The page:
Tilt-shift photography is one of those things that you've probably seen already, even if you don't know what it is. It involves taking high-angle photographs of large-scale scenes in which the top and bottom of the shot are out of focus, creating the shallow depth of field that people usually associate with photos of small objects. The result is photographs of things such as city streets, in which all the people, cars and buildings look like tiny models. The effect can be achieved using custom lenses or software ... or now, the tilt-shift-dedicated NeinGrenze 5000T camera.
The lens of the 5000T is actually mounted at an angle, which is how the tilt-shift perspective is produced. Beyond that, it's a fairly simple point-and-shoot digital camera. It has a 5-megapixel sensor, a 2.4-inch LCD display, some exposure control, and takes SD cards up to 8 GB. Photograph resolution is 2560 x 1920 pixels, although it can also record 640 x 480 15 fps tilt-shift video. Power is supplied by an included rechargeable li-ion battery.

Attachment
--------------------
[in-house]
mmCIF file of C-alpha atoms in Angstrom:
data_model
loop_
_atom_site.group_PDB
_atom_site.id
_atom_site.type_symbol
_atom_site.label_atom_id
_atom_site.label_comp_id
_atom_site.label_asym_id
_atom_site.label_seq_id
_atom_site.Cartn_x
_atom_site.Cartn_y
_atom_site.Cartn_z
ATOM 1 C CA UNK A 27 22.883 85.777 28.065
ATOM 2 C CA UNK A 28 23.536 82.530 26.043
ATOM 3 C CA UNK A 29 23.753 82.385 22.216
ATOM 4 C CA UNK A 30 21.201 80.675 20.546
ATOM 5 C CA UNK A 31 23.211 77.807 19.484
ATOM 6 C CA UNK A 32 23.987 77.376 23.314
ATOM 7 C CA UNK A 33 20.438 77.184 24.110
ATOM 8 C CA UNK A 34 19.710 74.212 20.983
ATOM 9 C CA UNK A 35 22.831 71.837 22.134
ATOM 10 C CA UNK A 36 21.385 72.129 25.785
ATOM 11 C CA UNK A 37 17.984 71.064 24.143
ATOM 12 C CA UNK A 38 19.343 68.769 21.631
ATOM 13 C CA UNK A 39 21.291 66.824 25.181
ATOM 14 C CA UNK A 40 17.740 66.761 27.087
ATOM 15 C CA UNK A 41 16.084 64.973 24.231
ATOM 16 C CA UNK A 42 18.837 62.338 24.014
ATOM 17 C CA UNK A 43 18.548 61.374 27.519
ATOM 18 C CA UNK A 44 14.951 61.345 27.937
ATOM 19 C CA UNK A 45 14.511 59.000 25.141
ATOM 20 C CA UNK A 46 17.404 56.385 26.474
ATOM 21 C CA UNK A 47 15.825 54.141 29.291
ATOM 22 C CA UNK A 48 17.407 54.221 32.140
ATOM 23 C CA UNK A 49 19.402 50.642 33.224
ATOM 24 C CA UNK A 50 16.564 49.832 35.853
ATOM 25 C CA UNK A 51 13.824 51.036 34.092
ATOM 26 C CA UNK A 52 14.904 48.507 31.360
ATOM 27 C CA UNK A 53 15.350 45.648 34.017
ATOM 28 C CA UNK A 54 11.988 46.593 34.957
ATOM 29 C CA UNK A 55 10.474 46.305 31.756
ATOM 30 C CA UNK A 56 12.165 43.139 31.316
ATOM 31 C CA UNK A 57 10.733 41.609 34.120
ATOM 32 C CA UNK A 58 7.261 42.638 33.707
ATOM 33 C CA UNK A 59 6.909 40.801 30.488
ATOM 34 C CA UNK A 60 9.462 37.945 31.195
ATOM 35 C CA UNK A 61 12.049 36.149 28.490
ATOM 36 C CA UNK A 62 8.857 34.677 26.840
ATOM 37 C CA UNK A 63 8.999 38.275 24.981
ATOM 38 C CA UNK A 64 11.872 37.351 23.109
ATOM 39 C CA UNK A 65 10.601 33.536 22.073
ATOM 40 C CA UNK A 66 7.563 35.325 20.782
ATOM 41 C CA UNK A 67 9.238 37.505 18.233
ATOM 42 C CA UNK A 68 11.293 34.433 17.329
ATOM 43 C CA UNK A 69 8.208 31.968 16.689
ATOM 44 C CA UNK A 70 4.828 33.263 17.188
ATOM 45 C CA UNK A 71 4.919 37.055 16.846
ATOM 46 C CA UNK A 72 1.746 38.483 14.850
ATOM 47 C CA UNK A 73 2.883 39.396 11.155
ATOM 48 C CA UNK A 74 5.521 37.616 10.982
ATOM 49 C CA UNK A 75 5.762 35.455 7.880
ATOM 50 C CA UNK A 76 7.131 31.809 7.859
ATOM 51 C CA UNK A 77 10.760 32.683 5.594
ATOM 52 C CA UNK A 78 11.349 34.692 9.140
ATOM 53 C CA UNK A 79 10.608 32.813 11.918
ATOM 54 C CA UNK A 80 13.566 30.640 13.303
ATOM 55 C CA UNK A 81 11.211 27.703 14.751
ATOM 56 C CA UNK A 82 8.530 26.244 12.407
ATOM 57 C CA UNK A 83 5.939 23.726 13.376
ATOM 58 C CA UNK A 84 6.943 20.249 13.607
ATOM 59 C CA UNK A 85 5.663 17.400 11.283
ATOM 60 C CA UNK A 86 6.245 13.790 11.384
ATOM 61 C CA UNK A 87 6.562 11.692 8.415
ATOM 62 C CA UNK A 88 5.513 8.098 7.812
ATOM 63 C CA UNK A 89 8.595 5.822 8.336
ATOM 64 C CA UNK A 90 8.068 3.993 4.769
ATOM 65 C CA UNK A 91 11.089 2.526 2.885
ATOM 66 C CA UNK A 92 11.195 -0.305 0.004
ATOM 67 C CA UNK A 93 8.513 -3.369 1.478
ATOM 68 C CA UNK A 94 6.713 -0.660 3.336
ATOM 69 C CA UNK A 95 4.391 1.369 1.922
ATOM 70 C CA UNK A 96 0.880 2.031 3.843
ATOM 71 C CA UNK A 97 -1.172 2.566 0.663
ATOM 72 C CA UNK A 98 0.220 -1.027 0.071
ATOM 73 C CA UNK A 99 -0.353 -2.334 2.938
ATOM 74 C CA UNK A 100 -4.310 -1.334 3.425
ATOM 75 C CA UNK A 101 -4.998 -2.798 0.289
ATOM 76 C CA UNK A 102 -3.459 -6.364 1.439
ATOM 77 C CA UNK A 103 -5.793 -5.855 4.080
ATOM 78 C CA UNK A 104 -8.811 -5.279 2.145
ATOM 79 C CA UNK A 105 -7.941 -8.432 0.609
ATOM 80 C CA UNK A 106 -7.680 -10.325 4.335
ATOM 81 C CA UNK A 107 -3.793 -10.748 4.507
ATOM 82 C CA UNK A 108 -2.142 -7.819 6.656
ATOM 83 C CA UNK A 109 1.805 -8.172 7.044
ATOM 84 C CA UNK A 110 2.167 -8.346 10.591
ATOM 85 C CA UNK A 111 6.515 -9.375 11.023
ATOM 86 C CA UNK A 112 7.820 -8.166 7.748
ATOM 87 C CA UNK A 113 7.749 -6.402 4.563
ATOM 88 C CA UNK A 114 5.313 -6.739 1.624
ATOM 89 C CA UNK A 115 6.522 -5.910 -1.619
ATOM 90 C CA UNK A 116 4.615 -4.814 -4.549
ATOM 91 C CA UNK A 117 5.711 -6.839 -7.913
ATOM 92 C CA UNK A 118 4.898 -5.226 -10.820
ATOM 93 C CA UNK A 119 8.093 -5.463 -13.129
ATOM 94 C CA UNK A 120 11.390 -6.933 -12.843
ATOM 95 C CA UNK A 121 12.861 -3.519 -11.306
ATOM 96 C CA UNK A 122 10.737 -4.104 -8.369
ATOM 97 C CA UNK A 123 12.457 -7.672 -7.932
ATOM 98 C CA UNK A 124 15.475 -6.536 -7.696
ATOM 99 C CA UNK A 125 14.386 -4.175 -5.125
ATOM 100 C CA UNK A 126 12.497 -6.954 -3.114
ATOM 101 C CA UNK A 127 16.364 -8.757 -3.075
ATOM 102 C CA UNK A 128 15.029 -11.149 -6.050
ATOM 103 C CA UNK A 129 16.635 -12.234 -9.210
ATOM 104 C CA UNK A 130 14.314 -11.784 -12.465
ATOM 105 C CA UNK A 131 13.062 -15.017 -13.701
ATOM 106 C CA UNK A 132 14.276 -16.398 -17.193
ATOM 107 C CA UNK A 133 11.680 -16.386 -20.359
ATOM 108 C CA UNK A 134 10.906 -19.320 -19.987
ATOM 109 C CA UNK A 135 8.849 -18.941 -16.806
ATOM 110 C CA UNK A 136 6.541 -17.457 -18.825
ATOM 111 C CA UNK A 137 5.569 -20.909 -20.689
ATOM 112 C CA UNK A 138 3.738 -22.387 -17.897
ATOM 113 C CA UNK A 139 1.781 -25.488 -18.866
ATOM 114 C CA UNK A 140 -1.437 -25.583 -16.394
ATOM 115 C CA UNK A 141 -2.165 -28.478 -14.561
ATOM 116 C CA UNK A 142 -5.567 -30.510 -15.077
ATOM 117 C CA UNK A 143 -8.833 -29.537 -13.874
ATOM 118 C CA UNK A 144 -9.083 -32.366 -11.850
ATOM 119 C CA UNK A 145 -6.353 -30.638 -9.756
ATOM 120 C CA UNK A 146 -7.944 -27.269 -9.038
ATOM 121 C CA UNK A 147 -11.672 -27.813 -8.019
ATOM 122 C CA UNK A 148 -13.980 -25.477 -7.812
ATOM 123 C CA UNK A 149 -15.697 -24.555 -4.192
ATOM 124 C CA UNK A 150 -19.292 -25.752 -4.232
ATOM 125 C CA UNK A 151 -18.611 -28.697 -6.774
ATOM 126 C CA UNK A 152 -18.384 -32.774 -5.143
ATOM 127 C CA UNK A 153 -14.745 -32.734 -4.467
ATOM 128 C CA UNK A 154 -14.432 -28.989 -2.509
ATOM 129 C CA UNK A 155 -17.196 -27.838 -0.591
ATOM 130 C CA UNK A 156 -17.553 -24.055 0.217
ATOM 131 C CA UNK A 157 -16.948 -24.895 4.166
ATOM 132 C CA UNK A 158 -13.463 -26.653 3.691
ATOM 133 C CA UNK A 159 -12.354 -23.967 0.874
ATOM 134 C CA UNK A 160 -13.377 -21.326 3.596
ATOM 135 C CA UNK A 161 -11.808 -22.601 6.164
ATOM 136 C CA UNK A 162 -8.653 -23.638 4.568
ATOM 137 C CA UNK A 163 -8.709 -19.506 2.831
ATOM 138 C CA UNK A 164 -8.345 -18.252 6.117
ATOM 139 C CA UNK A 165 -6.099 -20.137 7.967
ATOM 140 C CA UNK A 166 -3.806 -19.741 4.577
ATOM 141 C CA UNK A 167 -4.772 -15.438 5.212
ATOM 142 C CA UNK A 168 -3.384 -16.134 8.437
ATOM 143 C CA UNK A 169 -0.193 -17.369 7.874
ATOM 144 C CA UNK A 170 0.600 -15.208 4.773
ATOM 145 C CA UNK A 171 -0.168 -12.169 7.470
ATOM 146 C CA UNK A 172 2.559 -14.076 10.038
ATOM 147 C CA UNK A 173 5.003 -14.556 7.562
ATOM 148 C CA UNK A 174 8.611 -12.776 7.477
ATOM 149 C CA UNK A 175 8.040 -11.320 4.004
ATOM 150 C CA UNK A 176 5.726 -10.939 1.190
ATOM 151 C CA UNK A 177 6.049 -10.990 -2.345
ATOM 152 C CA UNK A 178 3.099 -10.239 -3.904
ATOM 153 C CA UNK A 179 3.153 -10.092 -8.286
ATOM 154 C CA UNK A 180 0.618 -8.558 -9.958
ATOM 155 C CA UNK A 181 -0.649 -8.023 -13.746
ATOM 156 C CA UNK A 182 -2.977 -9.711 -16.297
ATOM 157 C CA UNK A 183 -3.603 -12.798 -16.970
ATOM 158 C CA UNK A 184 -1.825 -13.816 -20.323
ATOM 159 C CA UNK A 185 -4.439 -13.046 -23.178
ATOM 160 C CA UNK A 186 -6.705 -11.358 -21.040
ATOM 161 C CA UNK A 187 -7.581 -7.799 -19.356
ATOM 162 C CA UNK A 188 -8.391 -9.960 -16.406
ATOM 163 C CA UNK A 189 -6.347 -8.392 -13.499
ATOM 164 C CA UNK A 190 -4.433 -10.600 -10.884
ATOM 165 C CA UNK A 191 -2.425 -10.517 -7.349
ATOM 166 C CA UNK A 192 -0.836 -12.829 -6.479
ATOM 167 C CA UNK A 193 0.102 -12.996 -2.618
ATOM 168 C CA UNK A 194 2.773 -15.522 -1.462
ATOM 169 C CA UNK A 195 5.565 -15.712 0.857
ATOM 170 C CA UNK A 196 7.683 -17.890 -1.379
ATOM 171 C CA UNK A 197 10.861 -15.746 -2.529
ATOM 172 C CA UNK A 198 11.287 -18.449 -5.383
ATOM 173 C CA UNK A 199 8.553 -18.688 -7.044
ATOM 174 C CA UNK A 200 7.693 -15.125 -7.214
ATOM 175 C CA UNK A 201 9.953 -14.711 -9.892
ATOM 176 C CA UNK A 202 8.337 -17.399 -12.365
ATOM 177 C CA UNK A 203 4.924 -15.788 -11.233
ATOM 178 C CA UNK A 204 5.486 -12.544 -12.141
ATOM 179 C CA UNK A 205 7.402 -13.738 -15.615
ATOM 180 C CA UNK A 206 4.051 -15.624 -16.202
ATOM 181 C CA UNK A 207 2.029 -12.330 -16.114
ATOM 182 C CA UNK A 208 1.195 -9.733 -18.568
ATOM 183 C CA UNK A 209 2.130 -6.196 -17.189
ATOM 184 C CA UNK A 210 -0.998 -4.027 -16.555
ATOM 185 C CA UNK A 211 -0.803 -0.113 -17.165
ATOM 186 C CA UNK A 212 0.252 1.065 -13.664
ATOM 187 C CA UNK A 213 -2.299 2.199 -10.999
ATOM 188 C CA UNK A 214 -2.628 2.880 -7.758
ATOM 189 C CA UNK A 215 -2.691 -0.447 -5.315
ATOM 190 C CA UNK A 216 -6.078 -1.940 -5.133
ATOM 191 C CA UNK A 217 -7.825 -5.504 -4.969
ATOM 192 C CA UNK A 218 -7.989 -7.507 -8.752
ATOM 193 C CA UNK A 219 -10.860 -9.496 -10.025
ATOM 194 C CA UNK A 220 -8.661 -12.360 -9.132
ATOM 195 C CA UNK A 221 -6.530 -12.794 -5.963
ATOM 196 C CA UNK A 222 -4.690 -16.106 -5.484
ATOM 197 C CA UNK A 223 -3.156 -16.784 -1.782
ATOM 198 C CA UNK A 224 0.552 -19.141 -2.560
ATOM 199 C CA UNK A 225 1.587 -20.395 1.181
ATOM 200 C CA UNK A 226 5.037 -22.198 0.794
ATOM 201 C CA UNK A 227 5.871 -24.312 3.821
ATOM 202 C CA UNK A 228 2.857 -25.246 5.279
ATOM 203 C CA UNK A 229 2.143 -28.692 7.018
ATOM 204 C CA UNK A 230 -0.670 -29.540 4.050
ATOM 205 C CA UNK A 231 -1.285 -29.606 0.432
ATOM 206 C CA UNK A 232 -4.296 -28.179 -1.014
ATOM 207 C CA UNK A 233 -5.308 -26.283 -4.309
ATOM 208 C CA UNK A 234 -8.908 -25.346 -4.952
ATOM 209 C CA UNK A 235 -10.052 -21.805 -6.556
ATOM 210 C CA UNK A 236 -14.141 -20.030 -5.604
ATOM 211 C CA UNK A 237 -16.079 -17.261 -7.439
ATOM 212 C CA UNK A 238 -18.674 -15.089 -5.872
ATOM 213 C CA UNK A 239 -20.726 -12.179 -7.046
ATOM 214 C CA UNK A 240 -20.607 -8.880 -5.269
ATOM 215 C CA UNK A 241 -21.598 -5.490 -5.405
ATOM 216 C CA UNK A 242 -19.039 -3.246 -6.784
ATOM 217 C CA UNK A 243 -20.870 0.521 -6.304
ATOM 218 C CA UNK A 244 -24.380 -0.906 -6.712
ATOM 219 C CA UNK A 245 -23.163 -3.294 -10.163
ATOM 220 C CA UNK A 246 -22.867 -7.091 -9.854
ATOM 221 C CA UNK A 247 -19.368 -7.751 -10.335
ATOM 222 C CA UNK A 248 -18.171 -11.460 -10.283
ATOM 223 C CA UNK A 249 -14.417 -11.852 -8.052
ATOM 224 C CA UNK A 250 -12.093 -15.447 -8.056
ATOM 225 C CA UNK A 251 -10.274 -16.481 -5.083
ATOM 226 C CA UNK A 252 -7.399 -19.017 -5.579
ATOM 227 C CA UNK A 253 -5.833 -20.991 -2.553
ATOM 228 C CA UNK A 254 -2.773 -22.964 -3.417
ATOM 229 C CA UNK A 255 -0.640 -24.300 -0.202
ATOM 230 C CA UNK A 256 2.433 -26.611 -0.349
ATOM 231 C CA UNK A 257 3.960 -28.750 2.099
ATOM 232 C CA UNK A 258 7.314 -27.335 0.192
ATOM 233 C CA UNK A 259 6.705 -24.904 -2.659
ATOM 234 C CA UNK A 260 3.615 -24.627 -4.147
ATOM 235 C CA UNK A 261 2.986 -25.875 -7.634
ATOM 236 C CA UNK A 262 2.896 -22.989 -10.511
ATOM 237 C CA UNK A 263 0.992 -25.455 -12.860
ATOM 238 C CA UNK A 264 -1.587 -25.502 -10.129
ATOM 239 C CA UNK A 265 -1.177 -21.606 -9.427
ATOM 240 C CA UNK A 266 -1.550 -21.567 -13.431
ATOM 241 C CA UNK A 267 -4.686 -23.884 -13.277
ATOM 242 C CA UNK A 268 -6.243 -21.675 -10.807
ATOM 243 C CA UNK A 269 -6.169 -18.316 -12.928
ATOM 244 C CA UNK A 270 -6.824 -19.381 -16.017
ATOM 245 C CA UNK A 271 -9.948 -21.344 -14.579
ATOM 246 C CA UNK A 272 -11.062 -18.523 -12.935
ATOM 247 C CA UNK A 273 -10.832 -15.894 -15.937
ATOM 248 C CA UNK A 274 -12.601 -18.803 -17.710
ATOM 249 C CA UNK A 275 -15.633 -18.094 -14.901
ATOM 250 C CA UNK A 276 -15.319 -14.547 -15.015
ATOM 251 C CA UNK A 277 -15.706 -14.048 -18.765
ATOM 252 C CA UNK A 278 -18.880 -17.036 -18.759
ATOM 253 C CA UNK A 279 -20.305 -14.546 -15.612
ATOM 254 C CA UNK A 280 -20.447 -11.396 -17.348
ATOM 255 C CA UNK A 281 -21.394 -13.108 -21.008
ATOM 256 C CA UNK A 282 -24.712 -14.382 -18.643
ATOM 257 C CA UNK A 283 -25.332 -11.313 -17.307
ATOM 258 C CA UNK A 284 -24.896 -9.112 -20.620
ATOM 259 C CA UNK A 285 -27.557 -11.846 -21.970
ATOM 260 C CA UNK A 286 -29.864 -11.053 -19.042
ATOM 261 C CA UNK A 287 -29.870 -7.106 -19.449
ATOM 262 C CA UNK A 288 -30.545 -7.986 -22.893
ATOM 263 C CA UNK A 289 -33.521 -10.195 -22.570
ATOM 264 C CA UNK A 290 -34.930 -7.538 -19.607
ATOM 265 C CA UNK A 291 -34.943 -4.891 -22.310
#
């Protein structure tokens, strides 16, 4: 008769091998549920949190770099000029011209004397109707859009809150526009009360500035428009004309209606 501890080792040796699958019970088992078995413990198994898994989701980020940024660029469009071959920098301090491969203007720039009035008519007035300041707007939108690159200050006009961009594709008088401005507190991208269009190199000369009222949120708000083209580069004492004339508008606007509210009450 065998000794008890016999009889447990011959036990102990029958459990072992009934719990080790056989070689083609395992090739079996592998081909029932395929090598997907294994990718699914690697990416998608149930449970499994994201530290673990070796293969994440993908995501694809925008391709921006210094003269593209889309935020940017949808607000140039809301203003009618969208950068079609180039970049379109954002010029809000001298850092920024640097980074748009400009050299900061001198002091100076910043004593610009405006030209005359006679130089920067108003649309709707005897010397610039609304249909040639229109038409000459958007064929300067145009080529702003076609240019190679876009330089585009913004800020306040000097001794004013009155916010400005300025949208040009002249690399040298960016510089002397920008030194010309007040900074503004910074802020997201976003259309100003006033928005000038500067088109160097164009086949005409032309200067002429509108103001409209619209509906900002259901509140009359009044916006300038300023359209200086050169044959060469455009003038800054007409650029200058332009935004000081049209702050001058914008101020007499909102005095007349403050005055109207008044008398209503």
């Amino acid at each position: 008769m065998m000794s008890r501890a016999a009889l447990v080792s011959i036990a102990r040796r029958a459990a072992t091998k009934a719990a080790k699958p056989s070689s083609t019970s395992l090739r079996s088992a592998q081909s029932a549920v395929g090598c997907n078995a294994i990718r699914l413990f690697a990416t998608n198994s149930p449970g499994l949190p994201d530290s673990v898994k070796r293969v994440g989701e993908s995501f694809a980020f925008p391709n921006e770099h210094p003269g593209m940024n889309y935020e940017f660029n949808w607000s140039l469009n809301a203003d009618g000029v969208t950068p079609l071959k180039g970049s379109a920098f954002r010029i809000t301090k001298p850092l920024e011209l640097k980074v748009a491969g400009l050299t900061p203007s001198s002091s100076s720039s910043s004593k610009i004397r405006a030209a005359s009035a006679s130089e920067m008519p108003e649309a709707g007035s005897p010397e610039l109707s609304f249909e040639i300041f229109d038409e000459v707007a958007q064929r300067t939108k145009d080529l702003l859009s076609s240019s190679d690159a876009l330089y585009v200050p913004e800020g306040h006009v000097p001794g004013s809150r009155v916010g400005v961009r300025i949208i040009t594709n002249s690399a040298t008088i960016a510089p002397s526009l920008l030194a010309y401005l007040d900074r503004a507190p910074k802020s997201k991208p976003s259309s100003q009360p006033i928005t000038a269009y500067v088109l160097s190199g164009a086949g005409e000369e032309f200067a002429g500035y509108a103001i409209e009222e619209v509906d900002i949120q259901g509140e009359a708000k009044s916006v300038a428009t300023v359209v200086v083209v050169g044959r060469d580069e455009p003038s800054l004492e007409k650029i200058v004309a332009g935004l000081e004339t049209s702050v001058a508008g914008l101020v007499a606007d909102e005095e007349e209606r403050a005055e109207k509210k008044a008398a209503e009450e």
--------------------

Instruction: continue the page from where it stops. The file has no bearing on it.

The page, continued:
UPGRADE TO NEW ATLAS PLUS
More than 1,500 New Atlas Plus subscribers directly support our journalism, and get access to our premium ad-free site and email newsletter. Join them for just US$19 a year.UPGRADE
Besides the tilt-shift effect, users can also mess around with vivid and sepia color modes, along with five white balance settings. As professional tilt-shift photographers often saturate the colors to make their subjects look more like painted-up miniatures, the vivid mode could come in handy.
View gallery - 10 images